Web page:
'I love to add in real flowers and greenery just a couple of days before the main event,' says Chrissie Rucker, Founder, The White Company. 'We have some amazing faux wreaths, swags and garlands. If you mix these up with fairy lights and lots of candles, it’s a truly seasonal statement.'
Chrissie has lots more great tips for your Christmas table ideas.
'Candles, of course, never fail to please, set along the table with small bud vases,' she says. 'Glass vases can often double up as storm lanterns, when you pop a candle inside.
'I always stick to white and when it comes to flowers for the table as I like them to be simple, not too arranged. Sometimes I use just greenery and mix in one white stem.
'For larger displays I mix lots of seasonal greenery or herbs into my arrangements, plus favorite flowers, which include ranunculus, hyacinths, white roses, flowering eucalyptus, snowberries and fresh rosemary.'
7. Dress the mantel and the mirror
For a central mantel display, using a pre-soaked oasis foam block and let your foliage spread out from this mid point.
For looser designs, florist Phillipa Craddock recommends creating an off-centre display. Use branches as a framework, or use chicken wire to hold pieces in place. Use floristry wire or jute twine to attach extending pieces that trail down the fire surround or twine up a the mantel mirror.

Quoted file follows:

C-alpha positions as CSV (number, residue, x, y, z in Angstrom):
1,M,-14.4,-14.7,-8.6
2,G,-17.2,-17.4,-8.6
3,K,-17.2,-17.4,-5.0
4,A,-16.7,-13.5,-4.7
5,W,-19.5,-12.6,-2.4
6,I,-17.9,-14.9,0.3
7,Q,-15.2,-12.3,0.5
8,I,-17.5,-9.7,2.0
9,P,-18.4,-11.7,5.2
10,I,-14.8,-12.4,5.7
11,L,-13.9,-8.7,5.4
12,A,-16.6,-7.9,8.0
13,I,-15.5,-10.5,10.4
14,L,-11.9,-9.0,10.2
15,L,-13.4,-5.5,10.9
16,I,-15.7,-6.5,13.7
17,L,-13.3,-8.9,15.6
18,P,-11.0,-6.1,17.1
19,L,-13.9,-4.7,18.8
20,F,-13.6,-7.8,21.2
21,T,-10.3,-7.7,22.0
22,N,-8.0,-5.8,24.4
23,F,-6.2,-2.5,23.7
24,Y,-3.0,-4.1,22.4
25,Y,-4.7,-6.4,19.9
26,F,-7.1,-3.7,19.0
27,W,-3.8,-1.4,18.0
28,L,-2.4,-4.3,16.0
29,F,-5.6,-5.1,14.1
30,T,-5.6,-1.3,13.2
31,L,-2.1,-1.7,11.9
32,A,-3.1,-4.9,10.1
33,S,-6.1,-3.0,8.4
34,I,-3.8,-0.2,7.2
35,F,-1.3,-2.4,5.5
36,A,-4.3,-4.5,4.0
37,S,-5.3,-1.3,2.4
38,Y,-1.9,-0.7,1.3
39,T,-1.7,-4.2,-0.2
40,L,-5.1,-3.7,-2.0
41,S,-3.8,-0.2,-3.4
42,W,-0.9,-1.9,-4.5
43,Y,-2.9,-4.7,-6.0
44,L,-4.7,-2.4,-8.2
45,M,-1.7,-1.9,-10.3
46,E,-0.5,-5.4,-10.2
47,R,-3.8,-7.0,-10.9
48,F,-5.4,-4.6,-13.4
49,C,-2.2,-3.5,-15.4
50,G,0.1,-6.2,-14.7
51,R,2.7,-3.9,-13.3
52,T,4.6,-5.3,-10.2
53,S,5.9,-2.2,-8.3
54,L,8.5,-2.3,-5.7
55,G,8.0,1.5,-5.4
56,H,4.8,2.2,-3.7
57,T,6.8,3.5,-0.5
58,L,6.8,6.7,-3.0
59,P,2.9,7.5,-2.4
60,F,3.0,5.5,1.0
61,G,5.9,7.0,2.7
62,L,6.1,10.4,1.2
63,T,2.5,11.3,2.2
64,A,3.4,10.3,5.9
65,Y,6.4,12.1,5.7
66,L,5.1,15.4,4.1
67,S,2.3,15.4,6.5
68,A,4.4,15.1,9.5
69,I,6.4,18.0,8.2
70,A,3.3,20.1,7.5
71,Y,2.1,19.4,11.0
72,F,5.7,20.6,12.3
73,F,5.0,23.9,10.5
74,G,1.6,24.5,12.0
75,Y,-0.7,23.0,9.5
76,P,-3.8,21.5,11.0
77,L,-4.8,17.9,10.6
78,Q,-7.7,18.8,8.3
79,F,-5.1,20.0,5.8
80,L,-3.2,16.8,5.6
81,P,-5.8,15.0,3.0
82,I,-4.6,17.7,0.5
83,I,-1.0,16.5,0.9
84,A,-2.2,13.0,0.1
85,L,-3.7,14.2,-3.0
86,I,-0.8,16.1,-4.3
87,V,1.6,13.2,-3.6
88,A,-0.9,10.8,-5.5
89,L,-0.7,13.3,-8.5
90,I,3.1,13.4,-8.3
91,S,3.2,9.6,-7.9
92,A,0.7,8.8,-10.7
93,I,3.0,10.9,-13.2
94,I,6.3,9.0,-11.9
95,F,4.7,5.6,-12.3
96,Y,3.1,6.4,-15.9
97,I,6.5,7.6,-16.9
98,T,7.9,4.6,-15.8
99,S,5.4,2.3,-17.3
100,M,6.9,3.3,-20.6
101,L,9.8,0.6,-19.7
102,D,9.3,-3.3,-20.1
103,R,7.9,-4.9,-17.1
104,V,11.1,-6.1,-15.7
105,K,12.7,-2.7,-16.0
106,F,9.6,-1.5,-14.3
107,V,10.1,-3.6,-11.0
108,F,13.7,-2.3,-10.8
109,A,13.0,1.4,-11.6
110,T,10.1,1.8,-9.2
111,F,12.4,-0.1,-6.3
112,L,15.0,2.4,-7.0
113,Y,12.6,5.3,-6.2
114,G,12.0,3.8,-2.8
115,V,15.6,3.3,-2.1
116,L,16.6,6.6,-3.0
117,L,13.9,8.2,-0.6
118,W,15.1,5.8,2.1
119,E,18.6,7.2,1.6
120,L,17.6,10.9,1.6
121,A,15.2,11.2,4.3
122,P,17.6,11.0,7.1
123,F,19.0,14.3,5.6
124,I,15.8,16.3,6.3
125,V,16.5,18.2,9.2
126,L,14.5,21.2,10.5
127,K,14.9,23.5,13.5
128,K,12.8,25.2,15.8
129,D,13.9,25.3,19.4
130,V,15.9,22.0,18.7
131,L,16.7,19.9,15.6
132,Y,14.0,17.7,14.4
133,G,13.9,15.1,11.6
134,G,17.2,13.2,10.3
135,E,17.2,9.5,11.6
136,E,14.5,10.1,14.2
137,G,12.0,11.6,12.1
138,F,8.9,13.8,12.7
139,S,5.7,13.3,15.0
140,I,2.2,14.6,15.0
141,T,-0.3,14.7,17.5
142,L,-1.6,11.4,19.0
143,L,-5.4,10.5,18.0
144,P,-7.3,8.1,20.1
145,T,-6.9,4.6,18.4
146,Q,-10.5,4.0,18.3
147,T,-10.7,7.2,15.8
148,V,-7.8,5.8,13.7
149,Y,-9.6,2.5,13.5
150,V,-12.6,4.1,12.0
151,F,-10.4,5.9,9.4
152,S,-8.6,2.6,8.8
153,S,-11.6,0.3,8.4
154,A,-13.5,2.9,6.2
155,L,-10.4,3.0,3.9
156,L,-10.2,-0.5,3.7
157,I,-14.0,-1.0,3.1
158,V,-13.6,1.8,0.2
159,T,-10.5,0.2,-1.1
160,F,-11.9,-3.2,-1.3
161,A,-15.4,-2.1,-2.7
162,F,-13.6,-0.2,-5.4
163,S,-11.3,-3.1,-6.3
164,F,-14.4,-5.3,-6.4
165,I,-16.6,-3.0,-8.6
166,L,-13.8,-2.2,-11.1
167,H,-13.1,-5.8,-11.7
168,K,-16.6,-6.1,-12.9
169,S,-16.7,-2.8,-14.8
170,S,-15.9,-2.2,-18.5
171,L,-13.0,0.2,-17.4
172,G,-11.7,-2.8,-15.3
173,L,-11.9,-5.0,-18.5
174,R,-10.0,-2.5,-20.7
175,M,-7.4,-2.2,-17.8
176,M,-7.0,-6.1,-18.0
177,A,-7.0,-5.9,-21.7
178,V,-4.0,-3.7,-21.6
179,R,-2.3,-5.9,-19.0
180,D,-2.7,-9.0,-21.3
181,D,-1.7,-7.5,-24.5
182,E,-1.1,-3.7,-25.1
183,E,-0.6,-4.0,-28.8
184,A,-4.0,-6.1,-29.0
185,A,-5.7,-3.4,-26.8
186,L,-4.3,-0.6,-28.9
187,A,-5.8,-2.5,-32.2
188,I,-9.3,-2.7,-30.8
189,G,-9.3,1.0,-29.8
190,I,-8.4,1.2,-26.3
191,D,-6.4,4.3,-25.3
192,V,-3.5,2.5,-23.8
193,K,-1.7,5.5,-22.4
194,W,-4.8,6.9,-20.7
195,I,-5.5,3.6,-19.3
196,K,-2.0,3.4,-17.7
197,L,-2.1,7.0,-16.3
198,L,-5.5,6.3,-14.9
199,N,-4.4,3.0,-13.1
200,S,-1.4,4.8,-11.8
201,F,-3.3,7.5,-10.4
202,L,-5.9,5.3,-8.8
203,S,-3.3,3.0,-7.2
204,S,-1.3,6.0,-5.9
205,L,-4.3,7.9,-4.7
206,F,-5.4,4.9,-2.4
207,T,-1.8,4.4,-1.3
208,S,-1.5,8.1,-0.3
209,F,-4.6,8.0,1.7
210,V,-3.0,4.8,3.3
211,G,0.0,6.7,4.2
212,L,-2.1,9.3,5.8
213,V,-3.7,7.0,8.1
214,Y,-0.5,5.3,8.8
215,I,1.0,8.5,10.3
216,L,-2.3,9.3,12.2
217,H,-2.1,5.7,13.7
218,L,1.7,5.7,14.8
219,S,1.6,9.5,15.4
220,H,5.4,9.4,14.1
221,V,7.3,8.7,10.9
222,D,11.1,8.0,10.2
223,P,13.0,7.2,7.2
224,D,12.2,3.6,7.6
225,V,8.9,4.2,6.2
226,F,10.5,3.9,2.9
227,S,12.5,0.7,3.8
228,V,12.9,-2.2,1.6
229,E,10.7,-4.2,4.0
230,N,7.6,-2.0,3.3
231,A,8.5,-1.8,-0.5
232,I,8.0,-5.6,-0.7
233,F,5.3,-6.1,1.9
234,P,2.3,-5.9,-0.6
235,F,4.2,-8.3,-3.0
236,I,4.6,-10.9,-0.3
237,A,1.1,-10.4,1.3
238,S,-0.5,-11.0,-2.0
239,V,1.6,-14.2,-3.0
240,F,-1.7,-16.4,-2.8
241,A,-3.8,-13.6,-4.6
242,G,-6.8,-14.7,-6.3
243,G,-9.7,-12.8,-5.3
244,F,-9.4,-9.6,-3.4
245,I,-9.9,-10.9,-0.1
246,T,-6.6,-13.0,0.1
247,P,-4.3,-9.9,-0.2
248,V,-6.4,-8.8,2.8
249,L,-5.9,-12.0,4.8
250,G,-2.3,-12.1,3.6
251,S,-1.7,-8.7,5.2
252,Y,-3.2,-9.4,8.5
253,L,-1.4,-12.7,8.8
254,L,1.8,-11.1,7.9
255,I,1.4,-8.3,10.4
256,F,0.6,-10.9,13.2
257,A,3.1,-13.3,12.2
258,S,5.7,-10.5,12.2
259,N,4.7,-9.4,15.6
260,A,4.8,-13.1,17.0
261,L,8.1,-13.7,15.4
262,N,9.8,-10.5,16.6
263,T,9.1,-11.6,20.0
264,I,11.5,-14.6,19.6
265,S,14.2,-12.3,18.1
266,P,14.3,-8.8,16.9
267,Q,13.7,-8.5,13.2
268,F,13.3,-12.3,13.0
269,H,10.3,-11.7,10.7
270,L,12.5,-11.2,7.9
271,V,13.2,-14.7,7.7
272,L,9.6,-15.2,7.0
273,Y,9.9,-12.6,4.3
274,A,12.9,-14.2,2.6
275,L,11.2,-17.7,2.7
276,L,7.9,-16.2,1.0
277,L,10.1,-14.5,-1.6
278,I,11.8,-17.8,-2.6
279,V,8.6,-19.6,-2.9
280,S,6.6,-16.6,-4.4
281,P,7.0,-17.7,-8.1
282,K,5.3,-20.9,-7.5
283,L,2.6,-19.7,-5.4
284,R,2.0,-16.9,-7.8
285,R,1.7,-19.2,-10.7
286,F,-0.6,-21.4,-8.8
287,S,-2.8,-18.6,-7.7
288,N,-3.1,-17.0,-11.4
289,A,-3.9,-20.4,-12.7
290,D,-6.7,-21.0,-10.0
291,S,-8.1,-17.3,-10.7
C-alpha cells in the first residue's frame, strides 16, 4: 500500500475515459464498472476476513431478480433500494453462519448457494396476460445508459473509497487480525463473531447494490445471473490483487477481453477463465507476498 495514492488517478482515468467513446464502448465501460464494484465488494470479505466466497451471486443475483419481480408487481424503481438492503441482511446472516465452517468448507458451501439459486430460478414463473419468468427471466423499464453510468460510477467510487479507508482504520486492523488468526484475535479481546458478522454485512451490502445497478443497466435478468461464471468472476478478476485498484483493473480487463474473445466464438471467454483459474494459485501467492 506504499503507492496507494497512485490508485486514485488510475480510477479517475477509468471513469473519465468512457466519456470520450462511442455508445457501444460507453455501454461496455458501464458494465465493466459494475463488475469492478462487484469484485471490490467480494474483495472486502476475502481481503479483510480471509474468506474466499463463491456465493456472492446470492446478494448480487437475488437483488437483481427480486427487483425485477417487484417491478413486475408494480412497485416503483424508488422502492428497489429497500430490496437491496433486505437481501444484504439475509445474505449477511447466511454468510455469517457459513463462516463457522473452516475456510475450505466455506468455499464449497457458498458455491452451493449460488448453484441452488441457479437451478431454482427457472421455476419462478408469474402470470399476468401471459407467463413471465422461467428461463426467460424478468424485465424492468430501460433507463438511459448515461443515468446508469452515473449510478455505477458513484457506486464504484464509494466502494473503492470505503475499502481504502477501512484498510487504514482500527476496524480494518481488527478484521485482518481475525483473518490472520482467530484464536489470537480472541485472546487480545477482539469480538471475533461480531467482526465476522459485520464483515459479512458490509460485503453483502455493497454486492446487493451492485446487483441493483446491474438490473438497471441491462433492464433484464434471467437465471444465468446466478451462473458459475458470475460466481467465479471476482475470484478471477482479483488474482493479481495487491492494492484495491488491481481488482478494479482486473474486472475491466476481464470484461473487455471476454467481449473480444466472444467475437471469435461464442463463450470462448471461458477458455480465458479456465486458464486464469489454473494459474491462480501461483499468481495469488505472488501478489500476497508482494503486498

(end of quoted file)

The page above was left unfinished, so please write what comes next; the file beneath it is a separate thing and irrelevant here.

Put your display together later in the season to keep it looking green in time for Christmas and spritz with water every couple of days.
8. Pop pine cones into your display
We love setting aside some time to make pine cone Christmas craft ideas as part of our festive preparation. But simply scattering the cones among your foliage will create an evocative display.
'Buy bunches of fresh greens and garland; they are an easy way to add holiday cheer around the house and can easily be cut into smaller pieces to use for adornments on gifts,' suggests Tina Yaraghi from The Enchanted Home.